And Oatly, the alternative dairy company that has been taking over New York City's subway system with its quippy ads, is also engaging with farmers to add oats to their rotations. Communications manager Sara Fletcher says the company currently sources most of the oats for its North American market (it's a Swedish company) from Canada. She says Oatly sees the corn-soy farms throughout the Midwest as a win-win opportunity — the company can boost domestic production and farmers can find profit in growing a third crop between the corn and soy, all while improving soil health.
When they talk to farmers or meat processors, perhaps the most common question that PFI and the Sustainable Food Lab get is how livestock will be affected by eating these other crops. They find it an almost ironic concern, given what the animals are supposed to eat; corn and soy are by no means their natural diet. "Farmers will say, 'My grandfather used to grow oats. I think we still have the grain drill in the barn,' " says Elizabeth Reaves, the Sustainable Food Lab's senior program director for agriculture and environment.
Animal health specialists say animals can eat other grains, based on what Bower and colleagues have heard from farmers who are experimenting with small grains. That's bearing out in practice: Farmers say animals are less aggressive at feeding time, doing less tail-biting, and seem happier overall. "Just like it's more healthy for you to eat a bowl of oatmeal in the morning, versus sugary cereal, that same thing happens with animals," Bower says. "Feeding them corn and beans, in least-cost rations, is like feeding them sugary breakfast cereal."
But happier animals don't necessarily mean more profitable animals, so PFI and the Sustainable Food Lab are enlisting researchers to assess the financial costs and benefits this mixed-feed approach generates for the farmers they're working with. Some research has suggested there are benefits for animal health as well.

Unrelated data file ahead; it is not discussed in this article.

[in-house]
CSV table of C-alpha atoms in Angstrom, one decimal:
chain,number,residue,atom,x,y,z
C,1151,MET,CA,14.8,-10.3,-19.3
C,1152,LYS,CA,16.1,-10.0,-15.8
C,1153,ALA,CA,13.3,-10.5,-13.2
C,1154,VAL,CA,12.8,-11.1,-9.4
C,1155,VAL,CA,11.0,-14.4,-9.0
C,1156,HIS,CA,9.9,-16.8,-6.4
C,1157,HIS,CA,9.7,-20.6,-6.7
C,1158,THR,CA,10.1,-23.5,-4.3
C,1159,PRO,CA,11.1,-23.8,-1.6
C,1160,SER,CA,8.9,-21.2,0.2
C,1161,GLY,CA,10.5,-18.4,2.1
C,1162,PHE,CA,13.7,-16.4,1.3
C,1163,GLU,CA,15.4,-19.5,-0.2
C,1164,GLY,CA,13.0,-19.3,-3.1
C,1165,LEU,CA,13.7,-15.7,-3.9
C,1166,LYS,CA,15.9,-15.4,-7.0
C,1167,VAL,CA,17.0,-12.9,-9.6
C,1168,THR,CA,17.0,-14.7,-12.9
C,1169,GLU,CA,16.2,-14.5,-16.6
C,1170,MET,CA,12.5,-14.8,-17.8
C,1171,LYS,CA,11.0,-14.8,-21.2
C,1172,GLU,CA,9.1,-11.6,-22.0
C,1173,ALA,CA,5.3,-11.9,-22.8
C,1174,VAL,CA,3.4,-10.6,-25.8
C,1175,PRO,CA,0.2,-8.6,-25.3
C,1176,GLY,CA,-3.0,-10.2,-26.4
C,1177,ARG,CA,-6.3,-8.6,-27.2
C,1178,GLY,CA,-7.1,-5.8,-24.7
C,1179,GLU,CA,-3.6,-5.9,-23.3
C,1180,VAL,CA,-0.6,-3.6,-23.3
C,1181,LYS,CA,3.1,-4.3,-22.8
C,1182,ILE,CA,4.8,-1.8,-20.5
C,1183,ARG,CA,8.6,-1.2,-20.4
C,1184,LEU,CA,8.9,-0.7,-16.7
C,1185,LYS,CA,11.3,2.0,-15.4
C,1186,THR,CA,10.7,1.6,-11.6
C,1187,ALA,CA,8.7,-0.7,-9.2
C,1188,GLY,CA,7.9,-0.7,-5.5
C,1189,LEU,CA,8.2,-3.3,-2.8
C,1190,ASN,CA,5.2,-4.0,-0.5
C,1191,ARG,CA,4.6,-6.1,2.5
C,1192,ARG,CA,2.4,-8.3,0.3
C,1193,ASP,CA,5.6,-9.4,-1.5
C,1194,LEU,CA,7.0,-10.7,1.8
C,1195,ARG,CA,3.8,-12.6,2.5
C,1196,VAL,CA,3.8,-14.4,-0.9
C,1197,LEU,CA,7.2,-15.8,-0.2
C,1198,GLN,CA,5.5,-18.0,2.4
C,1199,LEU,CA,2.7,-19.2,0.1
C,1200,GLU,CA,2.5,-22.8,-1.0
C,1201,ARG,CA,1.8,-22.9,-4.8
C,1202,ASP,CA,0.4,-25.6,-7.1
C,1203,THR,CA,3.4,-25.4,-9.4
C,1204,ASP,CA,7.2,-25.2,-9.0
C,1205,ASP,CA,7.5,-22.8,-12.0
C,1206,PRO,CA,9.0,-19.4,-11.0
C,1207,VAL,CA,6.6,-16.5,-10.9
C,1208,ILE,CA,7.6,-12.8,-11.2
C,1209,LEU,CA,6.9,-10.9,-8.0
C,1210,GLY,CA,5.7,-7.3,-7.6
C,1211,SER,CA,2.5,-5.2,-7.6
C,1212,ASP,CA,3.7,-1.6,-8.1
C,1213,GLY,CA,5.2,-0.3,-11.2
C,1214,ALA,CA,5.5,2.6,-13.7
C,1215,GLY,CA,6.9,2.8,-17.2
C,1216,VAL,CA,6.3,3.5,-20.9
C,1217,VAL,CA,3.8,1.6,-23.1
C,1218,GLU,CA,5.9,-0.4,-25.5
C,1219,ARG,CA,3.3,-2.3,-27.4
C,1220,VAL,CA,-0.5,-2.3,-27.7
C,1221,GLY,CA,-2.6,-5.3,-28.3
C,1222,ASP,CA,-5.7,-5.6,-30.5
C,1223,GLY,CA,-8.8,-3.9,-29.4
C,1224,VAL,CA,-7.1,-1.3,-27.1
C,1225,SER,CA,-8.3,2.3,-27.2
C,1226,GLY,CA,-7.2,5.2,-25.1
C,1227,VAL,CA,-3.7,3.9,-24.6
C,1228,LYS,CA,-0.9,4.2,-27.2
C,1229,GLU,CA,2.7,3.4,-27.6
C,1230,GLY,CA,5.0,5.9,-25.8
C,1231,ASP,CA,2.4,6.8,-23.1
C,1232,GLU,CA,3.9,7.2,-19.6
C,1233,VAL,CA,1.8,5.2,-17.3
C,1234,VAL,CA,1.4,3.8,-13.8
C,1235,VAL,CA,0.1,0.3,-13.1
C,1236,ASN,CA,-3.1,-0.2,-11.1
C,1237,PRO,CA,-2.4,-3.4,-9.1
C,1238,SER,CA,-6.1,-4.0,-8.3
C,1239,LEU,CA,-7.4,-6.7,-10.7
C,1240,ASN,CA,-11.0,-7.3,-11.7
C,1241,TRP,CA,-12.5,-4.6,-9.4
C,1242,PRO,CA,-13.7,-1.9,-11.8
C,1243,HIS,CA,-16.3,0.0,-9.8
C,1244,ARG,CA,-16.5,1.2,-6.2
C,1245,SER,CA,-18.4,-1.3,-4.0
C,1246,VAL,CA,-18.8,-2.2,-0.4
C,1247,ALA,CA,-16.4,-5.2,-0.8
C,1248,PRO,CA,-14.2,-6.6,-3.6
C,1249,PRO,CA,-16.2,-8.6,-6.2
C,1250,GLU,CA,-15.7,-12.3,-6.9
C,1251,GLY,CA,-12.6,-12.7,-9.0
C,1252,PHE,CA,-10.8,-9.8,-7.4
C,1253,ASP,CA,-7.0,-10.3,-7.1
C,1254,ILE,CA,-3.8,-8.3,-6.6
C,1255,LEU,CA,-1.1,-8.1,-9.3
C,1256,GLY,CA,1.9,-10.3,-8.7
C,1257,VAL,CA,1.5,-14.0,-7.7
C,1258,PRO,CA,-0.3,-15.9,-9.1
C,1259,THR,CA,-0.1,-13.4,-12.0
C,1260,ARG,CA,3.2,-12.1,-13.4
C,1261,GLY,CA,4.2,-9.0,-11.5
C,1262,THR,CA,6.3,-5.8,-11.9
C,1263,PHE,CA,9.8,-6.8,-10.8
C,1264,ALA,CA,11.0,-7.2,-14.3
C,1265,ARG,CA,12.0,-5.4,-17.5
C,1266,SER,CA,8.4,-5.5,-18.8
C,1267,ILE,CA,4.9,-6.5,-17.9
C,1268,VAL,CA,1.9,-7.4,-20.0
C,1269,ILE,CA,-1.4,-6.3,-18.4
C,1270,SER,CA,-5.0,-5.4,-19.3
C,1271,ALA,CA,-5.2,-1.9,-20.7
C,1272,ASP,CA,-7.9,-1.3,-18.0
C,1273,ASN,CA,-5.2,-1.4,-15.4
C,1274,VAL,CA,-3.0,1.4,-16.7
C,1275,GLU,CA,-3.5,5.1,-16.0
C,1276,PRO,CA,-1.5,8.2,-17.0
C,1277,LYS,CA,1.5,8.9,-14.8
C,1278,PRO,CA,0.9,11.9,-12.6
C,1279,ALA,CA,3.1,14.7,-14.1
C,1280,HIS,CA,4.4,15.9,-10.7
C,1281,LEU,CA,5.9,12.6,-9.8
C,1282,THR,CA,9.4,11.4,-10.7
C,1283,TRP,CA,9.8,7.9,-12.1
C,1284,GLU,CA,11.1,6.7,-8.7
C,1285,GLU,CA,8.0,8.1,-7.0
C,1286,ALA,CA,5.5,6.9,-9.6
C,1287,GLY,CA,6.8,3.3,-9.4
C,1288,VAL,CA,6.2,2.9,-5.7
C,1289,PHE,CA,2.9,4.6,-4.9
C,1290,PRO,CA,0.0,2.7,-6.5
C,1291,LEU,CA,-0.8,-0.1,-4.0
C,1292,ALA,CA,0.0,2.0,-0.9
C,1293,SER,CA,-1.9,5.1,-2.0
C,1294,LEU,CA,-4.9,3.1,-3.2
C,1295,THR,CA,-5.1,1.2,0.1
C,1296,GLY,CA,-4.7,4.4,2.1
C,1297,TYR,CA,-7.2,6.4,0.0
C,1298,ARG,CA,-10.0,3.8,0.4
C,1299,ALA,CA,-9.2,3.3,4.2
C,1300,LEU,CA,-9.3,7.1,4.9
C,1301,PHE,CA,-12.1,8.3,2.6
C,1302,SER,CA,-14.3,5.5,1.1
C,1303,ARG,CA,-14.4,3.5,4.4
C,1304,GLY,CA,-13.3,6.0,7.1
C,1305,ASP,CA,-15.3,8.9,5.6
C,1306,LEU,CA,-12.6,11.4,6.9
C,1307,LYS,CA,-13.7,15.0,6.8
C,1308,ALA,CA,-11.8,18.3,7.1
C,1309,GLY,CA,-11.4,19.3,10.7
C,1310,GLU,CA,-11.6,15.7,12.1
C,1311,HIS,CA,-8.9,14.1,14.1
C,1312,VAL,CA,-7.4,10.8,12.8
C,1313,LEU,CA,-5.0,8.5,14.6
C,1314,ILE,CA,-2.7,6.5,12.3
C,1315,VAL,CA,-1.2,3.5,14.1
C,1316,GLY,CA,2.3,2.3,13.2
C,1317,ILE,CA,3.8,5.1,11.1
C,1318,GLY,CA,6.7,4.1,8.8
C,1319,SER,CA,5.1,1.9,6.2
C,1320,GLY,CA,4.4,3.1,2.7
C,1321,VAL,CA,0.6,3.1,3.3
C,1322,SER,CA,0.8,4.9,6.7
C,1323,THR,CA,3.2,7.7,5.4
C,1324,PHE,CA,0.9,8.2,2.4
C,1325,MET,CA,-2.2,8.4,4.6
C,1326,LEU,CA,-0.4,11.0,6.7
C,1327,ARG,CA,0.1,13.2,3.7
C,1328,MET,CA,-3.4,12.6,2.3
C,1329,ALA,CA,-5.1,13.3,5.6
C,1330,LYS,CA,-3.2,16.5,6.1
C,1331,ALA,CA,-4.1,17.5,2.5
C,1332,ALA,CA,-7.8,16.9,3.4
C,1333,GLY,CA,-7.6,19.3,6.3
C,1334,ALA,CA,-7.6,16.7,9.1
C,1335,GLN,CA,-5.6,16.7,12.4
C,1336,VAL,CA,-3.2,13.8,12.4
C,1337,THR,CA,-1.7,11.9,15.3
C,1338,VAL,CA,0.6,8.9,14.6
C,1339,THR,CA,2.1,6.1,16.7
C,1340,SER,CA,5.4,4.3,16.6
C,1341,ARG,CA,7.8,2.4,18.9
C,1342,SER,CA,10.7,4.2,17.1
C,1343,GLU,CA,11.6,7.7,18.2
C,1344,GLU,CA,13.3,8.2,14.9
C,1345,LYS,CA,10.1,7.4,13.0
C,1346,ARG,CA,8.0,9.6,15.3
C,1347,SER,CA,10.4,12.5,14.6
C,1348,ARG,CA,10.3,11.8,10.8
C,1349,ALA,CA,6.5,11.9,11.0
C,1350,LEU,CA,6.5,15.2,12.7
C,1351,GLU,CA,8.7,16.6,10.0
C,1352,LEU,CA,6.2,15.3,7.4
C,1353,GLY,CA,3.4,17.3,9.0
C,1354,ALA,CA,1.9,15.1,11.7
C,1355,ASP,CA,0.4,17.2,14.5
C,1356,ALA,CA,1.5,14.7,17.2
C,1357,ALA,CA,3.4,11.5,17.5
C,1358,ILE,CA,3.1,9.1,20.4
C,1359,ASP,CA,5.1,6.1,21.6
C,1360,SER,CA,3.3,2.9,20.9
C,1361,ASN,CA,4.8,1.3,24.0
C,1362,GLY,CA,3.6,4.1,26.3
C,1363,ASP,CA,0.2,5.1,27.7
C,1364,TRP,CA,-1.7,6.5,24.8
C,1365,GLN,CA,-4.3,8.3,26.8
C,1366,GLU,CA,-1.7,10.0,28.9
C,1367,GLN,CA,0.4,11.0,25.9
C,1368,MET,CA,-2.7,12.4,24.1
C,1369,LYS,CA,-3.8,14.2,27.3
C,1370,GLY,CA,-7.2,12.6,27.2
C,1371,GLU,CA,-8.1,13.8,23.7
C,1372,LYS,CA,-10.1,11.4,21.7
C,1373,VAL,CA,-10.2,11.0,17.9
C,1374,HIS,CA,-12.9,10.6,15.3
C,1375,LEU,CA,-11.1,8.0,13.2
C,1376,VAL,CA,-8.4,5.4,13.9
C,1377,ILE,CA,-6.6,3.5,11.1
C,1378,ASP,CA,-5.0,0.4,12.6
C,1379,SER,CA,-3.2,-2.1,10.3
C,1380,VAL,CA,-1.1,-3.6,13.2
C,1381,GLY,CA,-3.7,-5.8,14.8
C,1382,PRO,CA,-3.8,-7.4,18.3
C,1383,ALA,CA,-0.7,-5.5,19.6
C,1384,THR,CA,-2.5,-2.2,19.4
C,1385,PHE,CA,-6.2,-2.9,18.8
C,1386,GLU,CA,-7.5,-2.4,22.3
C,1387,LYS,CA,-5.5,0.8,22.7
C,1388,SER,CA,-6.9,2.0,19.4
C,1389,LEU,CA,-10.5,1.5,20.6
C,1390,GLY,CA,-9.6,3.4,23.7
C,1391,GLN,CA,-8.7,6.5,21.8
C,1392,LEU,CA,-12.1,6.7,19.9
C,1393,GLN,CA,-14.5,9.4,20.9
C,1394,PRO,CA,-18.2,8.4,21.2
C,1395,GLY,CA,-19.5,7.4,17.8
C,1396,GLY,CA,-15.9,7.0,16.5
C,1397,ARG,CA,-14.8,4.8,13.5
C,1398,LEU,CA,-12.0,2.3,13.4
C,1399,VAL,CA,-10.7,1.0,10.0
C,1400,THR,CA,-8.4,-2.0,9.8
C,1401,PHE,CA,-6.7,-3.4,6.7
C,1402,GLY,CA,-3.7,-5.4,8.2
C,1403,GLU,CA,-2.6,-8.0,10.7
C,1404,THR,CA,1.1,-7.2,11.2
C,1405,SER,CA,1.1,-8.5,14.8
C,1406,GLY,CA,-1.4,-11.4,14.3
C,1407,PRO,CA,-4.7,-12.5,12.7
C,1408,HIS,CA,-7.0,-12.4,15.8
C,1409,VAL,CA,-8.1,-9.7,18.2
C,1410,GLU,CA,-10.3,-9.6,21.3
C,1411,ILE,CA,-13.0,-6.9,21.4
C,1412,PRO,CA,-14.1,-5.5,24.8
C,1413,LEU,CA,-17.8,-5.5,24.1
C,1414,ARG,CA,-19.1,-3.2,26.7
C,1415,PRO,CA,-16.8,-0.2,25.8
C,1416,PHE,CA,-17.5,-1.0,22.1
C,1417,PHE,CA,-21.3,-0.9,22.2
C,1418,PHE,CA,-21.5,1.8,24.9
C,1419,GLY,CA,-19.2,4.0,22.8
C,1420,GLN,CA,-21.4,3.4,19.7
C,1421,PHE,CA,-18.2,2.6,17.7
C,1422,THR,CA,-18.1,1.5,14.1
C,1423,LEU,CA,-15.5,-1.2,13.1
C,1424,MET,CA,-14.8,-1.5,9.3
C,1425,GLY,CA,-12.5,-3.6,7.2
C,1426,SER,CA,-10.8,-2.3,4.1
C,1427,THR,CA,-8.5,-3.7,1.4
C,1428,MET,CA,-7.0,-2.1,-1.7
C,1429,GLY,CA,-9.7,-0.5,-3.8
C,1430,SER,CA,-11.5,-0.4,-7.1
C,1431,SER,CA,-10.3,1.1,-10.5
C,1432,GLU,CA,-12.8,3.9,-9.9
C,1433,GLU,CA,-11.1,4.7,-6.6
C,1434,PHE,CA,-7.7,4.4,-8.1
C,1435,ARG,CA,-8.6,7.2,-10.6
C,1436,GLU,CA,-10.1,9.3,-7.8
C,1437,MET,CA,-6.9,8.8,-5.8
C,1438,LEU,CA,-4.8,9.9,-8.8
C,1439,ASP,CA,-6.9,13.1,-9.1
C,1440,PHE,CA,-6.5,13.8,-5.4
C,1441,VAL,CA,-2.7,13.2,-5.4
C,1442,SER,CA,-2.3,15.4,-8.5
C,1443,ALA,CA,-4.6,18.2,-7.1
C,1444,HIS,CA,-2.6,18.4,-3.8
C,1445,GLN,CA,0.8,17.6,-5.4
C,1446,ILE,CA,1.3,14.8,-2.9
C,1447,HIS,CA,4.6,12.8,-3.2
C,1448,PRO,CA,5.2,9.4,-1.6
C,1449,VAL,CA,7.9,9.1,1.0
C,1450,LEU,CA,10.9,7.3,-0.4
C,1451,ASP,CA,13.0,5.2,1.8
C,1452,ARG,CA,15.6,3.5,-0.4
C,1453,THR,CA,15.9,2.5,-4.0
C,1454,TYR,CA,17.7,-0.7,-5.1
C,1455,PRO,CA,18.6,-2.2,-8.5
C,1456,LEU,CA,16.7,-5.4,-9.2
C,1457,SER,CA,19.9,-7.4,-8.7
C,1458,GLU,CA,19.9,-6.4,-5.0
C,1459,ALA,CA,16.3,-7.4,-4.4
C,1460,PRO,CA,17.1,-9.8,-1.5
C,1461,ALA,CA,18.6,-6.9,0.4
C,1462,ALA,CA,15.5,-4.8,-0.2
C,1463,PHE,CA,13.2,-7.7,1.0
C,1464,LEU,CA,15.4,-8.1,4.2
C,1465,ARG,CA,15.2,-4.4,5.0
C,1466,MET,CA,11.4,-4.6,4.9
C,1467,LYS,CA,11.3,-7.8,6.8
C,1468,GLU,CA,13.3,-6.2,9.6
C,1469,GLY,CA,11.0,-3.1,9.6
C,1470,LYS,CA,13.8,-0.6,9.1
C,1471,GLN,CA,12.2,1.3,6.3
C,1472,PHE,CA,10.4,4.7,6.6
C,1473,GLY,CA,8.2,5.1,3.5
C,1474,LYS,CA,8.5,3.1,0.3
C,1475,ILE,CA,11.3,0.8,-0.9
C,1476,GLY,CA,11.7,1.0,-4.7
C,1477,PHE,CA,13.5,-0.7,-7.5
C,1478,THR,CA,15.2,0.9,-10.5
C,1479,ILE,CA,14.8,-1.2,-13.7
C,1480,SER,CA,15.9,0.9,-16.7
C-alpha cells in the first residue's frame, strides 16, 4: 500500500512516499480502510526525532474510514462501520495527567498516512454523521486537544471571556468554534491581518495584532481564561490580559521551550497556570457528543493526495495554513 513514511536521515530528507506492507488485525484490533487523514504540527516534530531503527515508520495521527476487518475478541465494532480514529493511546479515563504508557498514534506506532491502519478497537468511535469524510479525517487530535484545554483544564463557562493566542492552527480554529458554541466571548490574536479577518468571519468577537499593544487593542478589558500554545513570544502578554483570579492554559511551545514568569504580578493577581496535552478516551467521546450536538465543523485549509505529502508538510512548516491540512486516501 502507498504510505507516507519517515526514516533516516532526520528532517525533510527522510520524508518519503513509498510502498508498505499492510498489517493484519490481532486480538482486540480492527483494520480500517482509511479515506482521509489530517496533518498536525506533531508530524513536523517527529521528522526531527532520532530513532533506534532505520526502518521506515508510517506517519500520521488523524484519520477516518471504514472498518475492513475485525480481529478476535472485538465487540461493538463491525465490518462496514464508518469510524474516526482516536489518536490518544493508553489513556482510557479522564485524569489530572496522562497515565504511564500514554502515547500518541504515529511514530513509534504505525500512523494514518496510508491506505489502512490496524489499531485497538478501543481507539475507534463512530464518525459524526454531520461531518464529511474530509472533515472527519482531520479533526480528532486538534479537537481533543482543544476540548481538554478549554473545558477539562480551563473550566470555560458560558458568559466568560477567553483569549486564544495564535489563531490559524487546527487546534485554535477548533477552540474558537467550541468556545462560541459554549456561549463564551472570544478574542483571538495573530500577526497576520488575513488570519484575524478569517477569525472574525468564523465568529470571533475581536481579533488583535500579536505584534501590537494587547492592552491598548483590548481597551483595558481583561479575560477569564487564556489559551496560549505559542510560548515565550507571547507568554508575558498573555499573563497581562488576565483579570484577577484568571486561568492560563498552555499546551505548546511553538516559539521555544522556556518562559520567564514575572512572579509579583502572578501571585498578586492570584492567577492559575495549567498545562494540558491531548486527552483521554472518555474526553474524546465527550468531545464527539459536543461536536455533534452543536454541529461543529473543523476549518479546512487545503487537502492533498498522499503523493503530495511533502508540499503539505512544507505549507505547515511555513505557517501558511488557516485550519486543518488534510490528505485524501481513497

In Montana, organic dairy Amaltheia embarked last year on an experiment of its own. Nate Brown, who helps run the family operation, says they bought flax, barley and peas from Casey Bailey, a farmer in the region who's passionate about experimenting with greater crop diversity. Brown says he paid a little more for the feed — about 24 cents per pound, when feed normally ranges between 16 and 18 cents per pound. But the results more than made up for that added cost: Not only did the goats produce more milk this year on the enhanced diet, but each gallon of the milk produced more cheese. According to Brown, the goats produced up to 20 percent more milk this year, and when processed, 18 percent of the milk became cheese. Most years, he says, the cheese yield is closer to 14 percent. (The rest of the milk becomes whey.)
Still, it takes investment of both time and money for a farmer to go this route. PFI is exploring different mechanisms to reduce the financial risks for farmers, including setting a floor price or specifying purchasing timelines in a contract.
And the feeding trials continue to provide concrete proof that changing the animals' diet won't have adverse impacts on their health.
Ultimately, the success of PFI and the Sustainable Food Lab's efforts will be a matter of merging these conversations and getting the attention of enough decision-makers at large-scale food and animal processing companies. They, after all, ultimately dictate how most farmers operate their farms.
"If those [corn-soy feed] rations could be reformulated to include a third crop, imagine what the change and impact on the landscape would be," says Reaves, explaining it could easily mitigate the Gulf's dead zone, among other benefits. "We can build a sustainability case around it. We can build a cost-effectiveness case around it. Now it's a matter of — what do we need to do to get these to work together?"
Copyright 2019 NPR. To see more, visit https://www.npr.org.